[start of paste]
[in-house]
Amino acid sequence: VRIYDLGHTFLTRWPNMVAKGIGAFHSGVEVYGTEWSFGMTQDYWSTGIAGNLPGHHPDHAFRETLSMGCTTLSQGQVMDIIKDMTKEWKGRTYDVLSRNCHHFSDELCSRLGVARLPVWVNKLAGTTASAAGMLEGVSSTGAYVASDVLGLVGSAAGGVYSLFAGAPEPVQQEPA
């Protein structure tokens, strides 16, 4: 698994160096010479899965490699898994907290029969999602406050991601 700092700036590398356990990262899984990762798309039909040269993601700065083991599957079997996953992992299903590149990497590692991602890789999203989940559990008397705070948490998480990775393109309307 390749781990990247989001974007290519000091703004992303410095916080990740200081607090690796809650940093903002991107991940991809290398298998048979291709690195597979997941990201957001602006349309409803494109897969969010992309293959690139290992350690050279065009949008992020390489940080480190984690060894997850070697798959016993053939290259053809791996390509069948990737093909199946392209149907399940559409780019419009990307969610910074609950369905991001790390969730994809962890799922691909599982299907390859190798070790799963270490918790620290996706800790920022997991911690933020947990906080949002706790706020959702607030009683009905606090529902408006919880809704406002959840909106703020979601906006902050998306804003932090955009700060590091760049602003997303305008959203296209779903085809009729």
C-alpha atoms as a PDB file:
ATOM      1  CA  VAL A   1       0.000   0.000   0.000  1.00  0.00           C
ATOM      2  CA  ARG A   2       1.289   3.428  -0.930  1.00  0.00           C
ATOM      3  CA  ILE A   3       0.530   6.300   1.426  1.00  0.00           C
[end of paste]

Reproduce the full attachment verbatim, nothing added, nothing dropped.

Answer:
[in-house]
Amino acid sequence: VRIYDLGHTFLTRWPNMVAKGIGAFHSGVEVYGTEWSFGMTQDYWSTGIAGNLPGHHPDHAFRETLSMGCTTLSQGQVMDIIKDMTKEWKGRTYDVLSRNCHHFSDELCSRLGVARLPVWVNKLAGTTASAAGMLEGVSSTGAYVASDVLGLVGSAAGGVYSLFAGAPEPVQQEPA
């Protein structure tokens, strides 16, 4: 698994160096010479899965490699898994907290029969999602406050991601 700092700036590398356990990262899984990762798309039909040269993601700065083991599957079997996953992992299903590149990497590692991602890789999203989940559990008397705070948490998480990775393109309307 390749781990990247989001974007290519000091703004992303410095916080990740200081607090690796809650940093903002991107991940991809290398298998048979291709690195597979997941990201957001602006349309409803494109897969969010992309293959690139290992350690050279065009949008992020390489940080480190984690060894997850070697798959016993053939290259053809791996390509069948990737093909199946392209149907399940559409780019419009990307969610910074609950369905991001790390969730994809962890799922691909599982299907390859190798070790799963270490918790620290996706800790920022997991911690933020947990906080949002706790706020959702607030009683009905606090529902408006919880809704406002959840909106703020979601906006902050998306804003932090955009700060590091760049602003997303305008959203296209779903085809009729």
C-alpha atoms as a PDB file:
ATOM      1  CA  VAL A   1       0.000   0.000   0.000  1.00  0.00           C
ATOM      2  CA  ARG A   2       1.289   3.428  -0.930  1.00  0.00           C
ATOM      3  CA  ILE A   3       0.530   6.300   1.426  1.00  0.00           C